These complex structures and neurochemical processes that facilitate executive functions are not fully developed at birth. They are formed and gradually refined in a carefully timed sequence of events that begins early in fetal development, continues into infancy, and matures quite slowly throughout childhood and into adolescence and adulthood.
Although virtually all neurotransmitter systems are present in the cortex at birth, Francine Benes (2001) has shown that the systems for dopa-mine and norepinephrine are much slower to develop. These systems, crucial to executive functions, require much elaboration over the course of development, some of which continues at least into early adulthood and possibly beyond.
Another important but slowly evolving element is "myelination," the development of a protective surface coating that insulates the fibers that carry messages within the brain and elsewhere in the body. Myelin functions much as insulation around an electrical wire; it protects from "short circuits" and can enhance up to a hundredfold the speed with which messages can zip along the brain's networks, sometimes reaching transmission speeds of two hundred miles per hour. While most myelination of the human brain occurs before age two, the process continues well into the fourth decade of life. The more complex structures of the brain, those that exercise more central management functions, are not fully myelinated until considerably later than other brain structures that are less complex (Sampaio and Truwit 2001).
Although executive functions are slower to develop than many other aspects of brain function, foundations for their development are observable early in childhood. Adele Diamond and Colleen Taylor (1996) studied children three-and-a-half to seven years old who were asked to perform simple tasks that involved holding two pieces of information in mind at the same time while holding back or making a specific response. Results showed that between the ages of three-and-a-half and six years children improve significantly in their ability to hold two things in mind and in their ability to inhibit a strong response so that they can accomplish a task. Findings also showed that the older children were able to sustain their performance over more trials while many younger children who performed correctly at first were quick to give up following the directions. The foundation for executive functions is laid early, but full development of these linked abilities to regulate action, sustain attention, and modulate one's emotions takes many years.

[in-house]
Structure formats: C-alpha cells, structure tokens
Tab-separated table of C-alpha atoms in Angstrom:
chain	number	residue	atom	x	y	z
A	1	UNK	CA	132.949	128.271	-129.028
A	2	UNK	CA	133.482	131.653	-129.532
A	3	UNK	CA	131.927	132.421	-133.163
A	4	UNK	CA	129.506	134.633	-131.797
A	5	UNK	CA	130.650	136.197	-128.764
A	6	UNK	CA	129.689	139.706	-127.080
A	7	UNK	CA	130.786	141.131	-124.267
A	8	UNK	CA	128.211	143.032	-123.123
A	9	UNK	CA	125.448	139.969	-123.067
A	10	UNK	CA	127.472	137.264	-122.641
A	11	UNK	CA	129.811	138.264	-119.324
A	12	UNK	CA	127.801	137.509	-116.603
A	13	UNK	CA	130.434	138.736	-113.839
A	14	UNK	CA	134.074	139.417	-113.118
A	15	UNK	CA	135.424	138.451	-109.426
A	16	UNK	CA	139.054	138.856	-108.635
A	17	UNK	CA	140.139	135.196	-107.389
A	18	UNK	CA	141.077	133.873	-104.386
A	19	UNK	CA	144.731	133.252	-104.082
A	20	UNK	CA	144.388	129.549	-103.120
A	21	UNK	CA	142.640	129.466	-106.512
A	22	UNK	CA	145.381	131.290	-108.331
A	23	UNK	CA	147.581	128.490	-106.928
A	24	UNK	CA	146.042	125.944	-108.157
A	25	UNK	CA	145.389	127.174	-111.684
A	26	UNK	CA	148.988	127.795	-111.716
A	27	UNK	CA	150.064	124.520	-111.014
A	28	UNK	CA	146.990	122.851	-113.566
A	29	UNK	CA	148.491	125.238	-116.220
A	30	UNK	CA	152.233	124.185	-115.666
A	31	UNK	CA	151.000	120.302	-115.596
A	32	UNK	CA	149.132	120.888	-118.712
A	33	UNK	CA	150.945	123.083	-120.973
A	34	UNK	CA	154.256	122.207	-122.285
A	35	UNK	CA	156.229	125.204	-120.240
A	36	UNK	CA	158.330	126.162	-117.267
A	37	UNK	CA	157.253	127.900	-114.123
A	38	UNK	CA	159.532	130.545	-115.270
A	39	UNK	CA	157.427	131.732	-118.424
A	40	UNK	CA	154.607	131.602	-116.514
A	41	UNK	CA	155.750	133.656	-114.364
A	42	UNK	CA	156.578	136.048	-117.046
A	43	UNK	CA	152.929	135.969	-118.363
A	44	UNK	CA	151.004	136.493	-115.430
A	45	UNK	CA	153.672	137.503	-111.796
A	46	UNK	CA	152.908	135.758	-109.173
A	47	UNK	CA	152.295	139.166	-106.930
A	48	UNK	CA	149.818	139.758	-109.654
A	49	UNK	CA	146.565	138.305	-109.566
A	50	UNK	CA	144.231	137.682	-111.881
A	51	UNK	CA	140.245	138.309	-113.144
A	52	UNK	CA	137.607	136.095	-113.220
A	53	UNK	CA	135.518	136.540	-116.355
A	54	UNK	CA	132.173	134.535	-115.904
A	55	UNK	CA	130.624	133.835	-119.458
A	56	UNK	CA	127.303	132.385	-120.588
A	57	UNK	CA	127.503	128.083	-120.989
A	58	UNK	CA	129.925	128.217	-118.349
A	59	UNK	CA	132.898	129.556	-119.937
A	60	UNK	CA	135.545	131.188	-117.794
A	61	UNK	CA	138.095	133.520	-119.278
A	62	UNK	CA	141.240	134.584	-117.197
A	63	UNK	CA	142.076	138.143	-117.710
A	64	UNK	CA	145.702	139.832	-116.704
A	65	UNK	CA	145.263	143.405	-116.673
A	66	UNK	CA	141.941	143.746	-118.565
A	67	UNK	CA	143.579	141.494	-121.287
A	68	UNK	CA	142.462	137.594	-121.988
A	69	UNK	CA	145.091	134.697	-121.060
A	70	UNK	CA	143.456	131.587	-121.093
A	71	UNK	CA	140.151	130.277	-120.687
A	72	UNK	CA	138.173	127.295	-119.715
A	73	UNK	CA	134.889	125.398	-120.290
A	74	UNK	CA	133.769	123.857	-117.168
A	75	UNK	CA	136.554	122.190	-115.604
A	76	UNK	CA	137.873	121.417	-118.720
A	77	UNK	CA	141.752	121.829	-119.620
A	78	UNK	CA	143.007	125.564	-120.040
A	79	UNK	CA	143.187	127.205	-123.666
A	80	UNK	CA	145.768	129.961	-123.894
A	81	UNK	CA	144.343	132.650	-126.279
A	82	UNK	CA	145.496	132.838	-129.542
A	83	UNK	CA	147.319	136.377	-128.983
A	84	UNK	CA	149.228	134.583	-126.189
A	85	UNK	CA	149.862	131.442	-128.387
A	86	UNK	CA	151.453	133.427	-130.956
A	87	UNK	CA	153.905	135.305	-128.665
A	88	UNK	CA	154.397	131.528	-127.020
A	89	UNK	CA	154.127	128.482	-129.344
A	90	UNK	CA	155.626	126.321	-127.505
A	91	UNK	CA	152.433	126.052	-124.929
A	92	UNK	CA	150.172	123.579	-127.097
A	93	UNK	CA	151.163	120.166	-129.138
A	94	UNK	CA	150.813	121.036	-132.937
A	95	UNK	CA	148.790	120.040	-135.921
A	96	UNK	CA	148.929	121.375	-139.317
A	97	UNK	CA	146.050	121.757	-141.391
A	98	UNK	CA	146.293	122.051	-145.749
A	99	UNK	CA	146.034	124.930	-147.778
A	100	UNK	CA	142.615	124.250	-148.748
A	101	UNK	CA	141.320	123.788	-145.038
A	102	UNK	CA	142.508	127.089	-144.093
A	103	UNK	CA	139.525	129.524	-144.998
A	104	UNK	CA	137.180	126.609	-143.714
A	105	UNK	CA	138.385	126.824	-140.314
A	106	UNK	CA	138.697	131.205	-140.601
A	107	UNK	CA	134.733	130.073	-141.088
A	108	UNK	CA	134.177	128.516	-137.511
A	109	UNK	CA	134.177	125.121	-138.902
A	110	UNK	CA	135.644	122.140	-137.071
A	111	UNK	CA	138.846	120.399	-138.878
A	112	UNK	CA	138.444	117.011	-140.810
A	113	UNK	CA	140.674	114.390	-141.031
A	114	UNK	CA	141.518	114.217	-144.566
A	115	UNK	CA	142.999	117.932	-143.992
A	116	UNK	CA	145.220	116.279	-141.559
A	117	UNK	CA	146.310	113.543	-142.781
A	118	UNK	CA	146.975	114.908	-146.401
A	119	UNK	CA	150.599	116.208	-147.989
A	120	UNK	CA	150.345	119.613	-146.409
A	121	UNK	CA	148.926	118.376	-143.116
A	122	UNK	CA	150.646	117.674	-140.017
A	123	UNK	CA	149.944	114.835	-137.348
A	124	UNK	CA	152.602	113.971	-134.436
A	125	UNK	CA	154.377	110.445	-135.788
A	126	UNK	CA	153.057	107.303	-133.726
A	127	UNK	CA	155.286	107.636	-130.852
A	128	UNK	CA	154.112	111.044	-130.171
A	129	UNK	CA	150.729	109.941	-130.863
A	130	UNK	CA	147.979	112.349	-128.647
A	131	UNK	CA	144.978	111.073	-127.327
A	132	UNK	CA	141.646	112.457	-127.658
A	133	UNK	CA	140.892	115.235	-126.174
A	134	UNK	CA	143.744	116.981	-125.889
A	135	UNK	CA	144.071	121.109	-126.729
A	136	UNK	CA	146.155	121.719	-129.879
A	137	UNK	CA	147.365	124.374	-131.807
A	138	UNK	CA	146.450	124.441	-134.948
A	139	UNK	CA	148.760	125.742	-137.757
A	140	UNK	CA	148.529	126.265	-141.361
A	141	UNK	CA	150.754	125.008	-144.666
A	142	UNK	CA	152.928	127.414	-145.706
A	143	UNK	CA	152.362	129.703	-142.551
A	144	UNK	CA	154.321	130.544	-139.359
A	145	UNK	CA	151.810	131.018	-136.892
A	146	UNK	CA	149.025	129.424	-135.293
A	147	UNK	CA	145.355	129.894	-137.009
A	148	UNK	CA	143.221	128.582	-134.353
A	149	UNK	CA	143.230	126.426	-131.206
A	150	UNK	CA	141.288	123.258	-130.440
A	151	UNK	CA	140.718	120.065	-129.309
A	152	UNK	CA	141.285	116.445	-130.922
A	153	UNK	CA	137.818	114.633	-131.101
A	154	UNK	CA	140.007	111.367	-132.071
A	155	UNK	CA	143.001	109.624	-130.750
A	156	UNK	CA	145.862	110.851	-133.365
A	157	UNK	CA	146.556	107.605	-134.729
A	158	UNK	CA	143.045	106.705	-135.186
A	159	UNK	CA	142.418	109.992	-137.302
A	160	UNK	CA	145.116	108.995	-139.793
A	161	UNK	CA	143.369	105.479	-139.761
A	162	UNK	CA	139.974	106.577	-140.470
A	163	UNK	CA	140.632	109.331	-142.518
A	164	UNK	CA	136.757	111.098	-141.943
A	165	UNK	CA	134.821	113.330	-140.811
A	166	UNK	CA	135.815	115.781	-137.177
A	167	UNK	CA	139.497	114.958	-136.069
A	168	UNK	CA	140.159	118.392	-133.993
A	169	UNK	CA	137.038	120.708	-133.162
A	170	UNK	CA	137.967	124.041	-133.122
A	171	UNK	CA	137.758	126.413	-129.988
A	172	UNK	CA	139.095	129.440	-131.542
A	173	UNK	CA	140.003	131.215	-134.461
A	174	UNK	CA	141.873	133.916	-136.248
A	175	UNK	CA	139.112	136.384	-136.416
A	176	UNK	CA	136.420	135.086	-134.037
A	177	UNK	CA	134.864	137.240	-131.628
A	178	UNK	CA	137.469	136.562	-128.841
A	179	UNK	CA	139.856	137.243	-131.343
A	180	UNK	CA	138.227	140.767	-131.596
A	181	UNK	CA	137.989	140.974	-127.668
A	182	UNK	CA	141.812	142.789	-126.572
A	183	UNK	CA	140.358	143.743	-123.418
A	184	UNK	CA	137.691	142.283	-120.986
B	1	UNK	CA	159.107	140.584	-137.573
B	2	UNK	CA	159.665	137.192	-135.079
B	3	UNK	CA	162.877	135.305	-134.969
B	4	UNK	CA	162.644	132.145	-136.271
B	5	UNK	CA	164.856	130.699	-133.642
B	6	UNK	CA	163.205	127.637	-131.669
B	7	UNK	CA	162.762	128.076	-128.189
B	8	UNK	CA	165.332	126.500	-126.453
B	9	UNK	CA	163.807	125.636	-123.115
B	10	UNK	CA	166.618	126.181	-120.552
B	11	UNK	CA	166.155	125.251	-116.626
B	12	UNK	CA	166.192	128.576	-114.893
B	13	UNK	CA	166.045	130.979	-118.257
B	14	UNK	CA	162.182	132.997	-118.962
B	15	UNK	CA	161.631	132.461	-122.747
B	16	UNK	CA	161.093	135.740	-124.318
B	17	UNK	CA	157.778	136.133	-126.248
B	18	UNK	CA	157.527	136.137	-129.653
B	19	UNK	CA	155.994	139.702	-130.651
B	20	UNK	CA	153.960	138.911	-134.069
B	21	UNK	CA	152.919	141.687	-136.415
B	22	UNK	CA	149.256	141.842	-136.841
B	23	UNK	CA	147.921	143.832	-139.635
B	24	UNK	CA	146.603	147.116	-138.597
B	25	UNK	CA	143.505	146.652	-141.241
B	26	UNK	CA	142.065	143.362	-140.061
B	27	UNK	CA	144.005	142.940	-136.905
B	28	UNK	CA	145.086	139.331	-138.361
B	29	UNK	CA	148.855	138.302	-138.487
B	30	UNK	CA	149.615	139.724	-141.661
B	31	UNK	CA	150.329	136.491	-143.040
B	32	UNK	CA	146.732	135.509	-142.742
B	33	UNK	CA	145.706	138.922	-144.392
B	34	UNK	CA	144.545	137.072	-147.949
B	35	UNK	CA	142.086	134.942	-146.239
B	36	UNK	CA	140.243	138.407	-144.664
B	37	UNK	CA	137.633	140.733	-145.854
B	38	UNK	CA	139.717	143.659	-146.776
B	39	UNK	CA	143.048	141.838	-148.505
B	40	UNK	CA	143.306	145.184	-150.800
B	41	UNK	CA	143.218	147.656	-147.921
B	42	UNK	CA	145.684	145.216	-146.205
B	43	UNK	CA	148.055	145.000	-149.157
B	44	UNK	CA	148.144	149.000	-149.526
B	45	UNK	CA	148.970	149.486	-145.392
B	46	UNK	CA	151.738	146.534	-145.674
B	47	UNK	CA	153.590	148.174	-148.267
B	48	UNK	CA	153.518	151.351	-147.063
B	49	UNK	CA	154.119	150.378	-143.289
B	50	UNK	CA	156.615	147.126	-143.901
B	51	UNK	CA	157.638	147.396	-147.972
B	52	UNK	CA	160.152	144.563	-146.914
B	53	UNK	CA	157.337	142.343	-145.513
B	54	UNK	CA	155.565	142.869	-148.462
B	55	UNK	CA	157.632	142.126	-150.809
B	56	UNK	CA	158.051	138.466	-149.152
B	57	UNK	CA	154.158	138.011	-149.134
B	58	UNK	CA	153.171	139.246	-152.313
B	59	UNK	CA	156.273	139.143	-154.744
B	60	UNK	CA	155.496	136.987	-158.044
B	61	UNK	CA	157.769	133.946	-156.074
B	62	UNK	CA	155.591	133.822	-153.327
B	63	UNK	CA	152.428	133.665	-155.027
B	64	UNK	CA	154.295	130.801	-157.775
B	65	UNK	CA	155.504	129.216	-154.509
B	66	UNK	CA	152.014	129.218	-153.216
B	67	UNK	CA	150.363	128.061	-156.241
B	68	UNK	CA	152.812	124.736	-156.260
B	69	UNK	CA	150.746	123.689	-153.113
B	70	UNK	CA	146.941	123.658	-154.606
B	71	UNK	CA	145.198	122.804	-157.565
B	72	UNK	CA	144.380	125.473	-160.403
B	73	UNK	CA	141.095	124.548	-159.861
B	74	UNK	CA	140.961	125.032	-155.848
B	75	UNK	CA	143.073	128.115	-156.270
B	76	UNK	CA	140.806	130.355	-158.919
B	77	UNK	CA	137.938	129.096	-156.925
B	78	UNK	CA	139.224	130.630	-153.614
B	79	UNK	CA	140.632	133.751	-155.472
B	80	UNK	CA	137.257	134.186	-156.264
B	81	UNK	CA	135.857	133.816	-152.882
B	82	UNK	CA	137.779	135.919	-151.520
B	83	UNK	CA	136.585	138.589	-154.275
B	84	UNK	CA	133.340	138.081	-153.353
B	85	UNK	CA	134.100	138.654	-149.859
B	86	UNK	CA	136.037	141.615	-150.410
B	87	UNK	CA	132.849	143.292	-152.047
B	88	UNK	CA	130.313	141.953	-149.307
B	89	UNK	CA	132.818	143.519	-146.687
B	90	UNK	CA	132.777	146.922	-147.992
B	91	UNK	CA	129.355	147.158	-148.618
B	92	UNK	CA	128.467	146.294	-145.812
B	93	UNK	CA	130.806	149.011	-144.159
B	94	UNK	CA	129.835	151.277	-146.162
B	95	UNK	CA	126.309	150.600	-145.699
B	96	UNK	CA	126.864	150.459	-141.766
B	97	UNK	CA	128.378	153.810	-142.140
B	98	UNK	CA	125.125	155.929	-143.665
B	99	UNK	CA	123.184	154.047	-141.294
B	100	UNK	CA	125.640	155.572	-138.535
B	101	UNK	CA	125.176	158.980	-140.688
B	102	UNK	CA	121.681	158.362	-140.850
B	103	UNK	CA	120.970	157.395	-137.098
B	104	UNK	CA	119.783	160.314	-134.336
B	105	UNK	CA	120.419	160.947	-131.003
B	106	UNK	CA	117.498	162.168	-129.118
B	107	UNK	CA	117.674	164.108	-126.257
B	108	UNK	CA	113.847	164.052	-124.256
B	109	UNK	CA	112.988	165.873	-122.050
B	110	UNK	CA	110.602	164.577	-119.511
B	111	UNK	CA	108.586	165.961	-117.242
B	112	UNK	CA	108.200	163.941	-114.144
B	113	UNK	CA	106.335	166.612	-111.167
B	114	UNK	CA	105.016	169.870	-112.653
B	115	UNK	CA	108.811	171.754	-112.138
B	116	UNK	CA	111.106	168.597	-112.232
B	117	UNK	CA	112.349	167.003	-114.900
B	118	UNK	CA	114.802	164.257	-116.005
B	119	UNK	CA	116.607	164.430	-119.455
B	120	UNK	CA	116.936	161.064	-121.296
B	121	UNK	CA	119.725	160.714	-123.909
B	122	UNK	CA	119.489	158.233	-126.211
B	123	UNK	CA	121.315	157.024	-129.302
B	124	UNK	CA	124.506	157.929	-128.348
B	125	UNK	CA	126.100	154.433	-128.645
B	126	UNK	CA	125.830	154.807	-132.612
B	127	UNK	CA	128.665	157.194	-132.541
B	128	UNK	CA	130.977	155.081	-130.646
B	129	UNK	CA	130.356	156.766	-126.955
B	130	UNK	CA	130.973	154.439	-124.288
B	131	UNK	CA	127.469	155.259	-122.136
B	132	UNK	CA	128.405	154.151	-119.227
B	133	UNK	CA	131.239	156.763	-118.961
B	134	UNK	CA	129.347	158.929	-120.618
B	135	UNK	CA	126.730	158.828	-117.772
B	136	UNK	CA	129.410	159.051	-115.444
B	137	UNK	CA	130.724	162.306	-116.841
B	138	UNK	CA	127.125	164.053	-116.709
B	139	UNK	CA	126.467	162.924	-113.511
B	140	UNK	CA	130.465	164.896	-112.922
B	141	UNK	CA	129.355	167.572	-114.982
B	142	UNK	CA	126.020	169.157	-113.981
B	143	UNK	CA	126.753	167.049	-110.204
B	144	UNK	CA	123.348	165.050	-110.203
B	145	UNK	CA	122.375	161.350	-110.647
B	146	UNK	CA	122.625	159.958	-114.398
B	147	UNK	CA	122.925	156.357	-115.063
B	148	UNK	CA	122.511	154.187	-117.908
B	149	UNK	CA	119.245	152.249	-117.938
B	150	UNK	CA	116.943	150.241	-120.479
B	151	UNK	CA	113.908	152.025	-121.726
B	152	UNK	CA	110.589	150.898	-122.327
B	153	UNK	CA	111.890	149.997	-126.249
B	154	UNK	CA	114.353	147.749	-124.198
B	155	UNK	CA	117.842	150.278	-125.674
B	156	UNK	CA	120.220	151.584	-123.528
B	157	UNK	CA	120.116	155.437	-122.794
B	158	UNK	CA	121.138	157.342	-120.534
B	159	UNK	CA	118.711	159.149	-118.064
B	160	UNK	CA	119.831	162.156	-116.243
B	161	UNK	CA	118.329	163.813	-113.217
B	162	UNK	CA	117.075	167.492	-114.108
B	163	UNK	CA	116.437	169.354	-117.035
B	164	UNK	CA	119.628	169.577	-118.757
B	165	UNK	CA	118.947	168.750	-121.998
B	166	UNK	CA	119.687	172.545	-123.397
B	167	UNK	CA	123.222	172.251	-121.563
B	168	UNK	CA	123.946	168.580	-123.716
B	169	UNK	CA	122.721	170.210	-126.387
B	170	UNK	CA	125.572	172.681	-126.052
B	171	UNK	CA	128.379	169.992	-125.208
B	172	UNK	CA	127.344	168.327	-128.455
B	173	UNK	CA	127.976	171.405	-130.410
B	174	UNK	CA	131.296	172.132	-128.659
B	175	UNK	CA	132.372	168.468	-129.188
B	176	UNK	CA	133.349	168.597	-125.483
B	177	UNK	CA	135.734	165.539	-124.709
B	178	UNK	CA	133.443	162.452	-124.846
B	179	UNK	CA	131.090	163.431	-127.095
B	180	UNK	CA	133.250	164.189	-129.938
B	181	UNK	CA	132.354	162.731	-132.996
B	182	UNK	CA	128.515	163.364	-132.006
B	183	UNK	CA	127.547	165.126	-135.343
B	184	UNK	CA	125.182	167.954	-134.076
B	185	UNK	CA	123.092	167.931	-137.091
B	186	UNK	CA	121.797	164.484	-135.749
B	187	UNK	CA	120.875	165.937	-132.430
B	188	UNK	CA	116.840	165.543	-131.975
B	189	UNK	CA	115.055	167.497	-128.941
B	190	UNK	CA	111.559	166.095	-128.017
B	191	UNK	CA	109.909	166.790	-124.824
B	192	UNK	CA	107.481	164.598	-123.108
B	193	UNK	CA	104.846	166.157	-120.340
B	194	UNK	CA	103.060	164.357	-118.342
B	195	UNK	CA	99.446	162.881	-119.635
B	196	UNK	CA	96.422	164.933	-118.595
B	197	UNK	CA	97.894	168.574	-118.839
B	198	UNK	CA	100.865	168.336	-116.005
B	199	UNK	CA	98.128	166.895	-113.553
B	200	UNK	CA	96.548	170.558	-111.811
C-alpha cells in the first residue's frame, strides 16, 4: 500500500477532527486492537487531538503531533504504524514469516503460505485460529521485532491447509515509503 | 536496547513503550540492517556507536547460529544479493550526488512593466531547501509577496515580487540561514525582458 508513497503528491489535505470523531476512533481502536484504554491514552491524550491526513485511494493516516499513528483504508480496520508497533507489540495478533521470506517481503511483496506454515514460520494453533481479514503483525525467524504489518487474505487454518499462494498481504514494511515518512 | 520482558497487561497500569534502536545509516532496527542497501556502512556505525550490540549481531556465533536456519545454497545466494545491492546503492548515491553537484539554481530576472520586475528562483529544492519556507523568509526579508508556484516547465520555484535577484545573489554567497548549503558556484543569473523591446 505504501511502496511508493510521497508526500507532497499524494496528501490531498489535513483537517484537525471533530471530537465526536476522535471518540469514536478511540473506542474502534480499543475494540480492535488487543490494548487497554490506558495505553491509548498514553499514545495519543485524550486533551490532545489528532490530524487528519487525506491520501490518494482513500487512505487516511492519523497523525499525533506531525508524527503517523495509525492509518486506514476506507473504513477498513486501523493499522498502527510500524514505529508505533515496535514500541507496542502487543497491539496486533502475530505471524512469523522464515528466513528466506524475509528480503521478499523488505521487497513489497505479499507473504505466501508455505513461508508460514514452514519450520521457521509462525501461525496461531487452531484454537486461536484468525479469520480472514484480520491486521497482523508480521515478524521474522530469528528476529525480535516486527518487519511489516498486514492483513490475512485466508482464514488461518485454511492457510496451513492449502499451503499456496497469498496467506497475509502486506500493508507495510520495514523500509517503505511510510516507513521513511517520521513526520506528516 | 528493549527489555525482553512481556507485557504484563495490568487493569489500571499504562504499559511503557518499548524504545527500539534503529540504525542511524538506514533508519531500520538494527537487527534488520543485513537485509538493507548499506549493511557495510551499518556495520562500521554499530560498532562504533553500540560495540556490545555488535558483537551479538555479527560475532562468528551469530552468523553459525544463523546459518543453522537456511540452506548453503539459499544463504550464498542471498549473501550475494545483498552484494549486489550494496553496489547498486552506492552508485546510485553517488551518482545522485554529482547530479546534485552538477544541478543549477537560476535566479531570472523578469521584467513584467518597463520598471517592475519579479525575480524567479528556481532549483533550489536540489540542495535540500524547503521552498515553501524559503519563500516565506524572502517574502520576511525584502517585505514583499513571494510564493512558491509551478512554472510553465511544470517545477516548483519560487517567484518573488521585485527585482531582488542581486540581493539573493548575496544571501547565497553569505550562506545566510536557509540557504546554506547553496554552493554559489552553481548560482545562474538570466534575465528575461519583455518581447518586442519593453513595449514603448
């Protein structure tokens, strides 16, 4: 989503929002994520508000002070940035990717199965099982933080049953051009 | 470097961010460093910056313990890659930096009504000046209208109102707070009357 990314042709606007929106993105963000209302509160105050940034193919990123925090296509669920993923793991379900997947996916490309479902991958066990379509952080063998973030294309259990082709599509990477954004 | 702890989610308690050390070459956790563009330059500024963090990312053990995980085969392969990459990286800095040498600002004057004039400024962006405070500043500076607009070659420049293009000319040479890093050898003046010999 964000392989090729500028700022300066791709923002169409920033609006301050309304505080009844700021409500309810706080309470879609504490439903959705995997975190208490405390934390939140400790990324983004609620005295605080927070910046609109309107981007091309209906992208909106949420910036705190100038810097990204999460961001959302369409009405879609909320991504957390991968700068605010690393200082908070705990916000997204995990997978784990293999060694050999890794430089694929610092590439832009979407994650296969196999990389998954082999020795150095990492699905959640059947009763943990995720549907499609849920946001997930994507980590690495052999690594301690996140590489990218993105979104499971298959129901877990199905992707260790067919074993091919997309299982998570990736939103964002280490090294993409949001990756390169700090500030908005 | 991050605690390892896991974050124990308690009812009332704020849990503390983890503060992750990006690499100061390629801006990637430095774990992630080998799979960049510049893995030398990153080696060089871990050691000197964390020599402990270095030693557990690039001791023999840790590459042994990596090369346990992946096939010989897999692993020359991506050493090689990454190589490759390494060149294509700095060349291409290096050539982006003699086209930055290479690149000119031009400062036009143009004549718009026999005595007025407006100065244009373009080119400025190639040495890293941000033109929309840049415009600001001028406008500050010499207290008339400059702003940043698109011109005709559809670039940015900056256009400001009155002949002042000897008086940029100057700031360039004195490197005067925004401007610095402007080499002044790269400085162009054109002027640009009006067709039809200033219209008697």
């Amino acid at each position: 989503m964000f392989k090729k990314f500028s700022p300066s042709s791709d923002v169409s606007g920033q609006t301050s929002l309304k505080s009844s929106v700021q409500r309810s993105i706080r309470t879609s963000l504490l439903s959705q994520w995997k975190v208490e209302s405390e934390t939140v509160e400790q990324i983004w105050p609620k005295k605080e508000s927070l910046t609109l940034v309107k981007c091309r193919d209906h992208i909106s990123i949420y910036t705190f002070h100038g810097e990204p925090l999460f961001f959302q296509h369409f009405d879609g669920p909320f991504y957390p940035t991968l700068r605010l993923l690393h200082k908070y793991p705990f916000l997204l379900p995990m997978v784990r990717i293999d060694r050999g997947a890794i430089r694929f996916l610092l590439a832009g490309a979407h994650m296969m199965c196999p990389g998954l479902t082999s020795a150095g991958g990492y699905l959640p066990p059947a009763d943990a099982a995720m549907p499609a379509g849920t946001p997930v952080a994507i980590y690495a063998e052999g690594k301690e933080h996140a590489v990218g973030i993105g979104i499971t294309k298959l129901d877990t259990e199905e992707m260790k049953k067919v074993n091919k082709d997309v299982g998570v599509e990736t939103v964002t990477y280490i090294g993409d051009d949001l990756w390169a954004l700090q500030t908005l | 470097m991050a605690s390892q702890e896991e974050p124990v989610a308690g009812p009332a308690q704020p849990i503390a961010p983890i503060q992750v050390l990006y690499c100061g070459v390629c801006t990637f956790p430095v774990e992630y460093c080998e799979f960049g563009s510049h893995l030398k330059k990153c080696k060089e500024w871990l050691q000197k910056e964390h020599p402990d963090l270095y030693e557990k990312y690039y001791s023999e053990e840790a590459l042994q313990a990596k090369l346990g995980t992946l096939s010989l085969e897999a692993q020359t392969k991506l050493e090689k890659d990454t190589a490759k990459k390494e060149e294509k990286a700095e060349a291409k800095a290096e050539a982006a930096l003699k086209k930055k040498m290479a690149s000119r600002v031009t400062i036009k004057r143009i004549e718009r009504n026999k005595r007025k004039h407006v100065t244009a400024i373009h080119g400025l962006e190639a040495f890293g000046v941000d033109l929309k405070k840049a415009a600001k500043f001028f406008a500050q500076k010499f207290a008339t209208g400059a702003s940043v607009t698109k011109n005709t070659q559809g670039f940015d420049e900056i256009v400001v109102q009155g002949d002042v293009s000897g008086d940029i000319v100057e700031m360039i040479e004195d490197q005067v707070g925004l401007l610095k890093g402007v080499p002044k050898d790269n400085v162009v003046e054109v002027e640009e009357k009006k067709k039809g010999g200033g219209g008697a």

Not all children of the same age are at the same point of development in their executive functions and not all reach the same point over the course of their overall development. The reasons for these differences, linked to aspects of the individual often referred to as "temperament," may rely on aspects of body chemistry that are variable across persons of the same age, though they tend to be relatively stable in any given individual across time.
In a similar manner, individuals differ in their inborn baseline levels of sensitivity to change and stress. Studies by Jerome Kagan and colleagues (1994, 2004) showed that in a sample of infants about 20 percent are born with a very low threshold for anxiety; they tend from the earliest months of life to respond with obvious distress and excessive behavioral inhibition when confronted with novel or stressful situations. These individuals are likely to be seen by others as exceptionally "sensitive" or "overly fearful" well into childhood and beyond. Work by Louis Schmidt and others (1999) indicates that these more socially reticent and anxious children tend to be less successful than age-mates at tasks requiring use of working memory and are more often off task. This may be due to these children being flooded with anxious emotions in ways that interfere with their attending to other stimuli and tasks.
In contrast, Nathan Fox and colleagues (2001) have reported on exuberant infants who are highly reactive and display positive emotions in response to novel situations and mild stress. These children are quicker to interact socially with others, are more active in exploring their environment, and show less fear in new situations. These temperamental characteristics, which are present in infancy and differ considerably from one individual to another, suggest what most parents of more than one child are quick to notice: infants seem to arrive in this world with neurochemical "wiring" that lays a foundation for how they respond to people and situations. Even within the same family, individual children can differ considerably along these dimensions. These individual differences in basic physiology, sensitivity to stress, intensity of engagement and of effort, and so on are likely to have considerable influence on the development of what will eventually become executive functions of the brain.
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